92nd St. Y
Johannes Brahms: Five Songs, Viola Sonata # 2
Maurice Ravel: Chansons madecasses, Sonatine
Claude Debussy: L'Isle joyeuse
Ernest Chausson: Chanson perpetuelle
Susanne Mentzer (mezzo)
Ann Schein (piano)
Musicians of the New York Philharmonic
When Pierre-Laurent Aimard helps to inaugurate New York’s new Zankel Hall next season, he will be performing one of the most daunting pieces in the entire piano repertoire, the ”Concord” Sonata of Charles Ives. Not listed in the glossy brochure is who will accompany him, for the work, written by the composer simply for the enjoyment of himself and his imaginary friend Rollo, also contains brief passages for viola and flute in the final movement. There are many such essays in the literature, written for unusual combinations of instruments, and these worthy efforts are hardly ever performed because of the logistics and personnel issues involved. Thus it was with extra anticipation that I attended a recital at the innovative 92nd St. Y built around a grouping of these “problem plays”. Ostensibly a recital by Susanne Mentzer, the afternoon was rather a rare opportunity for sidemen (almost exclusively women) to shine.
Mezzo Mentzer has a fabulous voice, rich and full, burnished and powerful, supple and well-trained. I have enjoyed her before and did again this day, but feel strongly that, given her extraordinary talents, she could produce a more satisfying product with just a tad more effort. Overcoming intonation problems in the Brahms song Feldeinsamkeit and adjusting her volume to balance with the viola obbligato in the succeeding pair of wiegenlieder (clichés are often based on fact: Brahms really was the best at lullabies), Ms. Mentzer cannot be faulted on a purely technical level, her every tone a juicy pear, but she never seemed to delve into the emotional heart of the matter, preferring a rather superficial, intellectually phlegmatic approach long on pyrotechnics but short on substance. Only in the very last song (by Chausson) did she exhibit that tantalizing ability to go deeper, and then the recital was over. Conventional stage wisdom may suggest leaving the audience wanting more, but this singer never quite gave her all along the way.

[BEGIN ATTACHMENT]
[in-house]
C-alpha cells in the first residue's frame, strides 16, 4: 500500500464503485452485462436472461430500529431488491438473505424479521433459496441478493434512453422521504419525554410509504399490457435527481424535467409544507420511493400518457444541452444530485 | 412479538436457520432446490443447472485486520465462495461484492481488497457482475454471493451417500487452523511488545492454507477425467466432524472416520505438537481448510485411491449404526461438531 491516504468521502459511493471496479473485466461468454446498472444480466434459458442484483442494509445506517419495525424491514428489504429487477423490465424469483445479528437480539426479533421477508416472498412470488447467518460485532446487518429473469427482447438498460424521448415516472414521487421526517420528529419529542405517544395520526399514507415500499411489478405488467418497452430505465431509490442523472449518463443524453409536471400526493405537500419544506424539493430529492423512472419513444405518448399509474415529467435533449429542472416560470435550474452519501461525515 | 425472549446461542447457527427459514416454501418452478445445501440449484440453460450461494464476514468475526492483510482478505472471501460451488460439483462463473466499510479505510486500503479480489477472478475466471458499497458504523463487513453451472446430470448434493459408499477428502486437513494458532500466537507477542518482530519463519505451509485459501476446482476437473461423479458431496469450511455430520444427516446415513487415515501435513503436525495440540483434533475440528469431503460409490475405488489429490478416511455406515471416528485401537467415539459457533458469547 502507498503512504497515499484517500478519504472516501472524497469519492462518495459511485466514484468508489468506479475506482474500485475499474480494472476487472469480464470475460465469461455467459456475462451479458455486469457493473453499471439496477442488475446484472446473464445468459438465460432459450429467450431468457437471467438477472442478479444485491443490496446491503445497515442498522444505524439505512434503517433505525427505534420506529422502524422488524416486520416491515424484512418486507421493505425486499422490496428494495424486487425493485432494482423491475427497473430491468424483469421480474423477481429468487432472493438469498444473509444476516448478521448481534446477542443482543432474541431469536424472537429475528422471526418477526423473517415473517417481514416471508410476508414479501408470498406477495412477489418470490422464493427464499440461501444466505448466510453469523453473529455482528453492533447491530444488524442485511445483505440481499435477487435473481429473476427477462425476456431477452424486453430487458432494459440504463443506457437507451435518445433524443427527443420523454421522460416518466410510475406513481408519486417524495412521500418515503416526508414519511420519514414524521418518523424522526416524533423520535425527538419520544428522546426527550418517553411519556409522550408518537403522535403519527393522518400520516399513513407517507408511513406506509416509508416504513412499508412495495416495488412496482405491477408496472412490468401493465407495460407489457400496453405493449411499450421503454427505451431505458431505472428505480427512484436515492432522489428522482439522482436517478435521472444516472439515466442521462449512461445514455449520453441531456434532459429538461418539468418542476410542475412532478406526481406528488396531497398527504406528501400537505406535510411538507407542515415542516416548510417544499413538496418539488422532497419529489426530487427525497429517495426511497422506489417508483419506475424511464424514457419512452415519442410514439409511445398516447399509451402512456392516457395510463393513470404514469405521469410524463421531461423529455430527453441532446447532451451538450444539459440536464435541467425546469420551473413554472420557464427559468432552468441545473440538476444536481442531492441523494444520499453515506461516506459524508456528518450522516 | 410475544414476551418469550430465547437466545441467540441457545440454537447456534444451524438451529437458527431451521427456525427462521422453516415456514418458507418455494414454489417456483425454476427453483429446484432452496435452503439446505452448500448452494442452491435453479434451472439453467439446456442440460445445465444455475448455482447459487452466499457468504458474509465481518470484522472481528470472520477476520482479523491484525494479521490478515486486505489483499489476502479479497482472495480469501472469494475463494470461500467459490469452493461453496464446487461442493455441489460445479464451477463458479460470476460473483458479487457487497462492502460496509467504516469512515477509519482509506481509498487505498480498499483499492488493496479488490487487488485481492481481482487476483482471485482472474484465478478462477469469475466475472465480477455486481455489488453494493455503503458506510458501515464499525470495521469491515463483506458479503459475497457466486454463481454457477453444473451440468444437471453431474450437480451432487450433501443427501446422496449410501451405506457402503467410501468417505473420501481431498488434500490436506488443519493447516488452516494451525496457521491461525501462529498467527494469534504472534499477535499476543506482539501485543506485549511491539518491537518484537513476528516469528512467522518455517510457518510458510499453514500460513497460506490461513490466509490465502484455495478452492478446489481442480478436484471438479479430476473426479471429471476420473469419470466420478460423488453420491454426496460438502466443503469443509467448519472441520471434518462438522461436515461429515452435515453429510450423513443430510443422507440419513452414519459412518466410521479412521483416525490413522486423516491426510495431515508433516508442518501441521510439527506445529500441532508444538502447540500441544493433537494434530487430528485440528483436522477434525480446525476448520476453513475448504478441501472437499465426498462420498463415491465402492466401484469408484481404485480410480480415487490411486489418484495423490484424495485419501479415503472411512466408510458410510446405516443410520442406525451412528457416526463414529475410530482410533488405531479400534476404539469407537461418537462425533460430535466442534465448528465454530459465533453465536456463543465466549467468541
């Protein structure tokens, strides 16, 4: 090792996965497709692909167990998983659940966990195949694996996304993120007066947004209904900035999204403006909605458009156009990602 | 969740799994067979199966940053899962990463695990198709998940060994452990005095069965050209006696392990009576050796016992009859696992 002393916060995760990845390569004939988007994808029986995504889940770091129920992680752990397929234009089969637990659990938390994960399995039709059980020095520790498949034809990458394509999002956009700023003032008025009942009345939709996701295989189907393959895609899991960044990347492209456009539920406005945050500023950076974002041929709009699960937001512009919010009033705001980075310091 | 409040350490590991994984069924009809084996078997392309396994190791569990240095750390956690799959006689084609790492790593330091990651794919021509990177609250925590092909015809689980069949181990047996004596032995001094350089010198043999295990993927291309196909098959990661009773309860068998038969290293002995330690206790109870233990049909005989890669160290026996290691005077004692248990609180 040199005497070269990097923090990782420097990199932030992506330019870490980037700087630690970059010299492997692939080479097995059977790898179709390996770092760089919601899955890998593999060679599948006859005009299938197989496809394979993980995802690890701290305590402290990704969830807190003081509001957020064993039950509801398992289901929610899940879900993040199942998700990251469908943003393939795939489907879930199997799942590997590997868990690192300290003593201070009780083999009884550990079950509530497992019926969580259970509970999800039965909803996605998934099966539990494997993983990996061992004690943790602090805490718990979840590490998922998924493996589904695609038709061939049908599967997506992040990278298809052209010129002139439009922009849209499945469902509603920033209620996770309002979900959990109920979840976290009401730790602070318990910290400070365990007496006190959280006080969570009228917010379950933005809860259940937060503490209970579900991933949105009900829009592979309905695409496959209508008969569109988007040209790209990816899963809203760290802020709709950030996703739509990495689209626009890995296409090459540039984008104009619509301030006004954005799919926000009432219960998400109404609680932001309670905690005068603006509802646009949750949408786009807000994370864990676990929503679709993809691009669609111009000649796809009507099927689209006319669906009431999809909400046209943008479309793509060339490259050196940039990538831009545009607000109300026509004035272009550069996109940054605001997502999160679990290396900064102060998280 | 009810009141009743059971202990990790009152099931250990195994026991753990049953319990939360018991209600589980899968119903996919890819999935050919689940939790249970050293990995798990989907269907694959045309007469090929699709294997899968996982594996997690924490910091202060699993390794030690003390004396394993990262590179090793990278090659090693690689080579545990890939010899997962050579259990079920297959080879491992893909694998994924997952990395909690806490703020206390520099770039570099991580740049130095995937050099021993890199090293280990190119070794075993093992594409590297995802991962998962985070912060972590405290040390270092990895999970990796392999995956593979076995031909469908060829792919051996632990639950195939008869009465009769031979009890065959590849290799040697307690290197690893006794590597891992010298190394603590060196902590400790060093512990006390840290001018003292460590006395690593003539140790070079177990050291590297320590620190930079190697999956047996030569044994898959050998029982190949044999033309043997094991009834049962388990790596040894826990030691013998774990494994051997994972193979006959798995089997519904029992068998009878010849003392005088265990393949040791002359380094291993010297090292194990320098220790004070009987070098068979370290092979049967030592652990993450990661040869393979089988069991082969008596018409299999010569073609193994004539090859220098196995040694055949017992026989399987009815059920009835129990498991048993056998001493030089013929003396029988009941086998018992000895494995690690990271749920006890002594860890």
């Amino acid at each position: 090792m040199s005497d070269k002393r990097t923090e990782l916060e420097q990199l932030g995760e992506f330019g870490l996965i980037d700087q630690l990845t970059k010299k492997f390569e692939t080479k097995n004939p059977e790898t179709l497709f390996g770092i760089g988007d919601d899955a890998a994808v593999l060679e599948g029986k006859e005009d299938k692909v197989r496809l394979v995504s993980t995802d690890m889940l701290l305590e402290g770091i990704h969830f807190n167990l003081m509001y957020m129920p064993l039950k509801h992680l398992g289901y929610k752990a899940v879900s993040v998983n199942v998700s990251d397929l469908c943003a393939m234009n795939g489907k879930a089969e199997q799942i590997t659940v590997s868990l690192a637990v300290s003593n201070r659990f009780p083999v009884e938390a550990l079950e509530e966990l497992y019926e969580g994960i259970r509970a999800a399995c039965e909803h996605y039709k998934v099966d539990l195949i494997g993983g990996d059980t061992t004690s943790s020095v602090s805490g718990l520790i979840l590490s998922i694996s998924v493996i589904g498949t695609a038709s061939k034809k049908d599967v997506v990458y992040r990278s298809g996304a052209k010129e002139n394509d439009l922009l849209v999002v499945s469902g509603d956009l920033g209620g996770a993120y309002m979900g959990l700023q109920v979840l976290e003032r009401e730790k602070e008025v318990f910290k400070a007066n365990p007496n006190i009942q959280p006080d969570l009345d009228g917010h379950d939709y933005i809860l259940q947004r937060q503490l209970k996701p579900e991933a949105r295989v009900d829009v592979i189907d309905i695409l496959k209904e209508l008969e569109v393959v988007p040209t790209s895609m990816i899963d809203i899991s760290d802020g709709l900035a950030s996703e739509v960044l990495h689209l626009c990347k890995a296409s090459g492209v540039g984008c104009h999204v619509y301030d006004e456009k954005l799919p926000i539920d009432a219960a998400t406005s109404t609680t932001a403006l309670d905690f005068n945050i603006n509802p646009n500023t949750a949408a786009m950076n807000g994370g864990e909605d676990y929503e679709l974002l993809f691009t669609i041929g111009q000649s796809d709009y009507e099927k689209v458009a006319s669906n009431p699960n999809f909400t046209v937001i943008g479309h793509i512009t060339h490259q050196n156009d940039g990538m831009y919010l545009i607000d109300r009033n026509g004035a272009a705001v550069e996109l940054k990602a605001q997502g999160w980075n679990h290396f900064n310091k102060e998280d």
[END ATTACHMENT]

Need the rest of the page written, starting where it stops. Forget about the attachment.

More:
The highlight of this musicale was, without question, the solo performances of pianist Ann Schein. The disappointingly small crowd had greeted each set of songs with a disappointingly small ovation but went absolutely ballistic after Ms. Schein’s ethereal rendition of Ravel’s Sonatine. Joined in their expression of appreciation (rather uncharacteristically) by this critic, the assembled throng would have none of this pianist’s attempts to sit back down and begin her next piece. The insistent ovation continued until she arose once again to receive her just due of adulation, reciprocating with a knockout L’Isle joyeuse. The level of Schein’s play in the Ravel created a bit of a disproportionate perspective within which the rest of the recital had to exist, the irony strengthened by the fact that she was the only participant not given credit on the front cover of the program, but her confident and detailed reading communicated the delicate underpinnings of this diaphanous work exquisitely.
The instrumentalists, supplied by the New York Philharmonic, were adequate, Cynthia Phelps presenting a serviceable, if not insightful, 2nd Viola Sonata of Brahms. Certainly, all of the notes were there and Ms. Phelps, who is the principal of the Phil, possesses an opulent tone and fine vibrato, but, somewhat akin to Ms. Mentzer, she deigned not to take any risks in the piece, not to hurl herself into the tunnel which leads to its emotional core. In the main, today’s box of ear candy seemed to contain only soft centers.
Frederick L. Kirshnit